Much of the film is shot in glorious terrain in Bechuananland and the house occupied by Khama and his bride is the actual property where they lived. For some at least of the creators of this enjoyable work, the project was personal: the director Amma Asante (previously best-known for "Belle") is both female and black (how often can you say that of a director?) and David Oyelowo is himself married to a white woman (who actually has a small acting role in the film).
Blade Runner 2049 (2017)
The wait is over, the fear is dispelled, another classic is born
You really need to have seen the original 1982 "Blade Runner" to appreciate this long-delayed sequel because the new film is not a self-contained story but - and all the more satisfying for being so - a clever development of the earlier narrative. For this, we must thank Hampton Fancher, the co-writer of both works. Fortunately I've seen and massively admired the classic first movie four times, including "The Director's Cut", which meant that I was familiar with the back story but anxious about how the new work would turn out. In minutes, my fears were dispelled because "2049" delivers just about all that fans could expect.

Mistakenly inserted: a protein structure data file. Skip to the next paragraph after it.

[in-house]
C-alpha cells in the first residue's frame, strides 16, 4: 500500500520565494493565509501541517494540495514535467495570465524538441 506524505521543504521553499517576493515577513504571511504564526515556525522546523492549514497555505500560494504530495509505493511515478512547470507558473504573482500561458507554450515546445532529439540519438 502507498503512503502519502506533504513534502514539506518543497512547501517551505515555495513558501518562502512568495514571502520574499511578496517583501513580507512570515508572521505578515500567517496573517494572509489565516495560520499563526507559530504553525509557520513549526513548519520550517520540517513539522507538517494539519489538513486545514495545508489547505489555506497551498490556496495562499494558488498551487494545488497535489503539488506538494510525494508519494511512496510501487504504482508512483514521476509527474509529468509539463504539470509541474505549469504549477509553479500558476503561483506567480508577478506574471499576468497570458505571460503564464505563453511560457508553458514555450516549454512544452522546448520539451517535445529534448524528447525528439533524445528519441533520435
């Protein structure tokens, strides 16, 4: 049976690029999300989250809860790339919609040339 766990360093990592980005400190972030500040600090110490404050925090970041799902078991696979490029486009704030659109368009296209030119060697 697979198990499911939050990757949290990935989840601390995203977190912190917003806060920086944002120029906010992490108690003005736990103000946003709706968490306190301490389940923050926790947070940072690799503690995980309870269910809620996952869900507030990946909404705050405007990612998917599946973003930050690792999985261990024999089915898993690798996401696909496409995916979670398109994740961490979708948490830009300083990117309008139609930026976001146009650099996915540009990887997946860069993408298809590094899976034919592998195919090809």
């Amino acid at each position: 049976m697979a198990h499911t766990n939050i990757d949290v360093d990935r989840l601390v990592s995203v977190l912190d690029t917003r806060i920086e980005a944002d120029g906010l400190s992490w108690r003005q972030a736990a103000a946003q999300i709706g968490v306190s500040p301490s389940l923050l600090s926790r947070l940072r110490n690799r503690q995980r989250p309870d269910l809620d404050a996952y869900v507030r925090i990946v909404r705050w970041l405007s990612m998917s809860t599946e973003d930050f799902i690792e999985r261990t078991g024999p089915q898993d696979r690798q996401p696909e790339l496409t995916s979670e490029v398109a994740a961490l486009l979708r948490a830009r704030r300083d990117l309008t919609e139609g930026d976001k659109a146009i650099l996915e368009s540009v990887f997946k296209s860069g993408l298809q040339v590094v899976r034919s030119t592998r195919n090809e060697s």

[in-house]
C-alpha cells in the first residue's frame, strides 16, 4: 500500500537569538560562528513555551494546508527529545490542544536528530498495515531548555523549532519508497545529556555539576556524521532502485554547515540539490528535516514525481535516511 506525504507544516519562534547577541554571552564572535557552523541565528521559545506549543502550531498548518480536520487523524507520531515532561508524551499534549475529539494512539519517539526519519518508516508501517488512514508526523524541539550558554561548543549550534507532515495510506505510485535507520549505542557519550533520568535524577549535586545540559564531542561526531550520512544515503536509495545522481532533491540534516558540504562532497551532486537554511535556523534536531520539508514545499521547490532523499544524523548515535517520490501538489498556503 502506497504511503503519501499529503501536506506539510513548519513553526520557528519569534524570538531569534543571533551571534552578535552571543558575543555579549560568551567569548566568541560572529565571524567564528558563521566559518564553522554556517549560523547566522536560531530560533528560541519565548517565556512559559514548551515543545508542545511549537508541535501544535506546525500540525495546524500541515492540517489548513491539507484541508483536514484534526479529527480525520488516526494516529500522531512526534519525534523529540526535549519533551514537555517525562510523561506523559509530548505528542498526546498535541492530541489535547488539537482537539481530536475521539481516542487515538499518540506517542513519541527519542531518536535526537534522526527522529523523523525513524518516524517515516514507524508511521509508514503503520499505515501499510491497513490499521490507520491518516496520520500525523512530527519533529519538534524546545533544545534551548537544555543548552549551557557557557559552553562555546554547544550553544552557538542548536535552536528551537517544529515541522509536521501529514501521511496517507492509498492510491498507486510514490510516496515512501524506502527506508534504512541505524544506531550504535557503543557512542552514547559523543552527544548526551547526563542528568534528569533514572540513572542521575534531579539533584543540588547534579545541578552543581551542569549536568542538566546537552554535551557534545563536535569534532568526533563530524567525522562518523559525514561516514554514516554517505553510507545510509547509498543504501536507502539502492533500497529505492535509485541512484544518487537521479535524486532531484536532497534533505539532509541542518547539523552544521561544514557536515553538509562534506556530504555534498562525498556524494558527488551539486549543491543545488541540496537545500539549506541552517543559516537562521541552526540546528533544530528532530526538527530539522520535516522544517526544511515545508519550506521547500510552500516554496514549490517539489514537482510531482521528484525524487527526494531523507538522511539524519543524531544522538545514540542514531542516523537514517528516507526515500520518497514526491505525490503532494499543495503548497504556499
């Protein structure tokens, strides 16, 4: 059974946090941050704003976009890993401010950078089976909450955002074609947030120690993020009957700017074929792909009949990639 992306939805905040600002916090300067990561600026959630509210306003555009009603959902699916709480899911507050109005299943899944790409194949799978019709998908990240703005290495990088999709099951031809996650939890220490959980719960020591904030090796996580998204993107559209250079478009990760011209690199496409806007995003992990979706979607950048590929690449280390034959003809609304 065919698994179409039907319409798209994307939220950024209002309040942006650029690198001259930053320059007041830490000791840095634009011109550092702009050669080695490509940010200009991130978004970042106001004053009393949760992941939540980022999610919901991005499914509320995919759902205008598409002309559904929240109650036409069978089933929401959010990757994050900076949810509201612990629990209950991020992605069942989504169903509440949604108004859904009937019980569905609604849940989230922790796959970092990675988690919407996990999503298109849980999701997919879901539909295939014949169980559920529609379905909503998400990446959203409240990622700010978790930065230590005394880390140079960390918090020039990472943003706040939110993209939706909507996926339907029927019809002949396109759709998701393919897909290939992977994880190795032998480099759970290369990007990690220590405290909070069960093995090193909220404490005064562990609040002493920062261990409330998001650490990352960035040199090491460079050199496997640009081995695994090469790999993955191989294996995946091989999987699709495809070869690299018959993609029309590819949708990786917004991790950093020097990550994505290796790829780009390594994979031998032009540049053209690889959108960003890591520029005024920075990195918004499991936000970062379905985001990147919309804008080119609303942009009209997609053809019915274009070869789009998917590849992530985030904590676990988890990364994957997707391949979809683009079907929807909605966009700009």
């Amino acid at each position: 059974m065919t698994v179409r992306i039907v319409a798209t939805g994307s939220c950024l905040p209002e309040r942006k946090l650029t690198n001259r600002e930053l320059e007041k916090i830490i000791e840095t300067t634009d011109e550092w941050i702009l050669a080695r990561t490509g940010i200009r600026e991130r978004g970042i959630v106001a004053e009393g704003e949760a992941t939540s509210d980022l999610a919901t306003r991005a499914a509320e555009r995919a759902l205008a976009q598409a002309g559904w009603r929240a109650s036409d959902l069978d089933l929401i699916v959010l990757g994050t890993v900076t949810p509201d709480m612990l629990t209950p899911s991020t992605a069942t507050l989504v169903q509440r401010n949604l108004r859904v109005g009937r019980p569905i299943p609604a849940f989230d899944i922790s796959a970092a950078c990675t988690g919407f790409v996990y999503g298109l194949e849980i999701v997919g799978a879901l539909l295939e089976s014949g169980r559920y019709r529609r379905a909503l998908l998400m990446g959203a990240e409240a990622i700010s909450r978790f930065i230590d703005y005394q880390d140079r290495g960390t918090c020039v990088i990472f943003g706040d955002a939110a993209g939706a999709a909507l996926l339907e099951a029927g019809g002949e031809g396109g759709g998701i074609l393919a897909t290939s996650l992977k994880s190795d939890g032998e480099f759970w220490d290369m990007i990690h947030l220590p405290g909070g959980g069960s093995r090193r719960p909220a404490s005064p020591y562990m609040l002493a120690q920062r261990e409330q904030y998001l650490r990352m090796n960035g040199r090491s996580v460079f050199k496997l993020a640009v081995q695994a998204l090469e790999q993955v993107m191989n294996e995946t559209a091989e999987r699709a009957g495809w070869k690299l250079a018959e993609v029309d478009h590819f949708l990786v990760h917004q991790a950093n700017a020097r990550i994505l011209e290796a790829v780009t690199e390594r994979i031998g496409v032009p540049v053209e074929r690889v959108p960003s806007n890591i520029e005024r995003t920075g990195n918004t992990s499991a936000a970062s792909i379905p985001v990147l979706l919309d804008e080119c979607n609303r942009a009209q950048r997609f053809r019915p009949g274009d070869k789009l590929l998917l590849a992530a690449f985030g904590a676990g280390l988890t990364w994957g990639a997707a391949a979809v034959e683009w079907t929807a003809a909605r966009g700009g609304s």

It is not just the plotting that is so consistent with the original movie. French Canadian director Denis Villeneuve ("Arrival"), British cinematographer Roger Deakins ("Sicario") and Canadian production designer Dennis Gassner ("Skyfall") have created a visually stunning world with some awe-inspiring sets and sequences that resonate convincingly the dystopian Los Angeles of Ridley Scott's earlier work. Even the music, from Benjamin Wallfisch and Hans Zimmer, while having having its own compelling character echoes the Vangelis soundtrack of old.
While in our world we've had to wait an astonishing 35 years for this second film, rather neatly in the cinematic world the action has moved forward three decades. The central blade runner this time is Officer K - Ryan Gosling in an ideal piece of casting - who is tasked with terminating replicants who have gone rogue and, unlike last time when it was merely hinted that Rick Deckard (Harrison Ford) was himself a replicant, we are clear that the runner is an android who, initially at least, understands exactly who he is and what he needs to do.